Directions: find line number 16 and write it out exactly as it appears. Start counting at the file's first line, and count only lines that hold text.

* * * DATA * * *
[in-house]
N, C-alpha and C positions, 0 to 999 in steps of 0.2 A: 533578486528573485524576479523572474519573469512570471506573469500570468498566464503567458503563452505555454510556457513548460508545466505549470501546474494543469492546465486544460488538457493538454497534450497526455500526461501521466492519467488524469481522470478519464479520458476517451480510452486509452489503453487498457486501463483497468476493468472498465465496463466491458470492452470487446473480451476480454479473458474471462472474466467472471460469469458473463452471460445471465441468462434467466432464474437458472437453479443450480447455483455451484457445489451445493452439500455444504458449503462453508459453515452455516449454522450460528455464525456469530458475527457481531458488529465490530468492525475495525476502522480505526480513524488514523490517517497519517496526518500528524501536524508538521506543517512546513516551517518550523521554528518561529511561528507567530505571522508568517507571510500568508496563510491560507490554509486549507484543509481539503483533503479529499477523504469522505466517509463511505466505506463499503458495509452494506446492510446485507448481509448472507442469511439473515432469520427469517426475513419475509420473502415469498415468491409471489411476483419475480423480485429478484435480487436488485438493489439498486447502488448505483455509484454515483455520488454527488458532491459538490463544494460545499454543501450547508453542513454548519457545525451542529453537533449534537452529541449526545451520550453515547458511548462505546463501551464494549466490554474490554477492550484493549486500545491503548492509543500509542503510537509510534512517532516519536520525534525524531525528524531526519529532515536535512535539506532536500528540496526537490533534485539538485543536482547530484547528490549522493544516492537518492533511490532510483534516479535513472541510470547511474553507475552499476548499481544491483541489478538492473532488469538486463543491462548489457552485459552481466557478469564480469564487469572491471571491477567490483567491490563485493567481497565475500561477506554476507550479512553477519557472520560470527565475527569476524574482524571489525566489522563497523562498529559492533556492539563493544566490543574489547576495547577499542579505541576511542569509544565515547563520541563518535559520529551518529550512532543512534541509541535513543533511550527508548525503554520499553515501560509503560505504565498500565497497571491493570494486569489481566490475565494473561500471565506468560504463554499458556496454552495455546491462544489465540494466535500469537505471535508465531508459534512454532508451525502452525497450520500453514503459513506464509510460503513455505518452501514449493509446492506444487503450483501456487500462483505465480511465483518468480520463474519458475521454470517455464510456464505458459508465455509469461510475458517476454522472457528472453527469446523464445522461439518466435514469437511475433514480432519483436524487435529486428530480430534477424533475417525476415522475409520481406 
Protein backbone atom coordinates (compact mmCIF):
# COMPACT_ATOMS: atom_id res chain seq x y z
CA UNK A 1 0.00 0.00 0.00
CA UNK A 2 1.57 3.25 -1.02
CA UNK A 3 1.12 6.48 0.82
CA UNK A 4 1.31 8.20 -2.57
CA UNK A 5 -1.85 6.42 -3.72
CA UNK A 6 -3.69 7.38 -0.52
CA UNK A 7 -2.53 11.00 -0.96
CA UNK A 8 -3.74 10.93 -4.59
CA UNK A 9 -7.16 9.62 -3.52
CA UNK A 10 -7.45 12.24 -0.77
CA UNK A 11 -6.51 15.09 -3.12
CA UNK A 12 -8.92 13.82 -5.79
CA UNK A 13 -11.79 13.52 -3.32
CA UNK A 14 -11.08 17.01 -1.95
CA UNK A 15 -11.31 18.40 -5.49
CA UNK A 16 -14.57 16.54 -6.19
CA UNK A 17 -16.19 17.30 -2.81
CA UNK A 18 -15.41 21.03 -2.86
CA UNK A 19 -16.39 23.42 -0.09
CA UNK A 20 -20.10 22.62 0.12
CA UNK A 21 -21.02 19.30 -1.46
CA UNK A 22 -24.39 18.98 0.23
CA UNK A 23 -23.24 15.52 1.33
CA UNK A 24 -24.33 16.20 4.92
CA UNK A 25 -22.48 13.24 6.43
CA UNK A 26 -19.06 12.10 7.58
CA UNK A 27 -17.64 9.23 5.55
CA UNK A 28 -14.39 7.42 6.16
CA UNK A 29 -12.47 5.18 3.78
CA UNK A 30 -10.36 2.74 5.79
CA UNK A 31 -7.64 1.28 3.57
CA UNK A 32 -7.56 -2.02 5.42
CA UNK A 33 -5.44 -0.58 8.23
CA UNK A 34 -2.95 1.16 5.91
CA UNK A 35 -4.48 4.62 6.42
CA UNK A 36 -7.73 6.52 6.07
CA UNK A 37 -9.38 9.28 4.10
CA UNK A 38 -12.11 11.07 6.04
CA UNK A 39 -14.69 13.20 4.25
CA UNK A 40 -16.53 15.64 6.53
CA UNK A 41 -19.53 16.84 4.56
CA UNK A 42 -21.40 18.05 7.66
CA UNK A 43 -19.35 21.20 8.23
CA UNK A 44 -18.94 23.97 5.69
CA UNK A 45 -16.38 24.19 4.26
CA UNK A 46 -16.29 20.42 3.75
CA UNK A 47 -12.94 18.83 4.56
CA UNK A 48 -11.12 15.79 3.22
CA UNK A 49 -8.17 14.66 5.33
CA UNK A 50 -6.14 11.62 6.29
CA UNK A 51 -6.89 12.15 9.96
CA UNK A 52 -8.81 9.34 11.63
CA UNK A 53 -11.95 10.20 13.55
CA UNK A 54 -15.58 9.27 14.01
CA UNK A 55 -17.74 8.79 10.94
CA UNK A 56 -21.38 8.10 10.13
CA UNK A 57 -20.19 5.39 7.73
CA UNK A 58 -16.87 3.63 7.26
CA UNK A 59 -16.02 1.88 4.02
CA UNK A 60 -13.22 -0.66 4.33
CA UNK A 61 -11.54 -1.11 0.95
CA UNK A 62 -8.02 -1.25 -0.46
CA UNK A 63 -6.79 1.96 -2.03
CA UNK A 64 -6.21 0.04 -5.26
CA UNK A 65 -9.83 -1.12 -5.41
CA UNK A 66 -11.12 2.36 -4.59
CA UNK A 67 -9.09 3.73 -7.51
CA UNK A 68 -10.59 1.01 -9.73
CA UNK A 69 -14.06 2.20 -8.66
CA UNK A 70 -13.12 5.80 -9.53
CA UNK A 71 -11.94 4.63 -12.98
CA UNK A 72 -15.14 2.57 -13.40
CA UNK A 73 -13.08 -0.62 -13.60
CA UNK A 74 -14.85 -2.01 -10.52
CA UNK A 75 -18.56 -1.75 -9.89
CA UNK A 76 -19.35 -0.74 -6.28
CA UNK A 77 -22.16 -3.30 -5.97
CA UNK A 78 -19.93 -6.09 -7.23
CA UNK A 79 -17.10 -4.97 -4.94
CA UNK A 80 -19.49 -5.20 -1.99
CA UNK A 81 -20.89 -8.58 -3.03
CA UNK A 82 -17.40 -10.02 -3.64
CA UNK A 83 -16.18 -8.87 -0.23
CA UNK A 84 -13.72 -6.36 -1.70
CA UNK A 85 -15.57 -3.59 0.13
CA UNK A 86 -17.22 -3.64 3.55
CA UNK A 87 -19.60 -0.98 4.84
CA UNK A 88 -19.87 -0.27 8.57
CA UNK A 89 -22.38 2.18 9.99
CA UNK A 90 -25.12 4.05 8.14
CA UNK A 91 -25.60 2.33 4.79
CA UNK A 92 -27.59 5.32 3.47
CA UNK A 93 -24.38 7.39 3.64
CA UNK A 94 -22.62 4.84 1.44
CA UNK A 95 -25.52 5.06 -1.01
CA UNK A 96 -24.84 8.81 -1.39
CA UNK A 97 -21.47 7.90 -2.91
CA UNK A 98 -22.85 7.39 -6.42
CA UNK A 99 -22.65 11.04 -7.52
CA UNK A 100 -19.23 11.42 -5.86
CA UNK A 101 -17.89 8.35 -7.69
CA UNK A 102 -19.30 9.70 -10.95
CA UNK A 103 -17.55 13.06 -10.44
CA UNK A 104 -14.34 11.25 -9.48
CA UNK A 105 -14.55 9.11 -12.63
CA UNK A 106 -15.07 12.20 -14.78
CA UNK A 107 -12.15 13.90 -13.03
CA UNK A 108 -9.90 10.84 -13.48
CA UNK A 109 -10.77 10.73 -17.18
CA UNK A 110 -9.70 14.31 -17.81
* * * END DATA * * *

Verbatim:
CA UNK A 12 -8.92 13.82 -5.79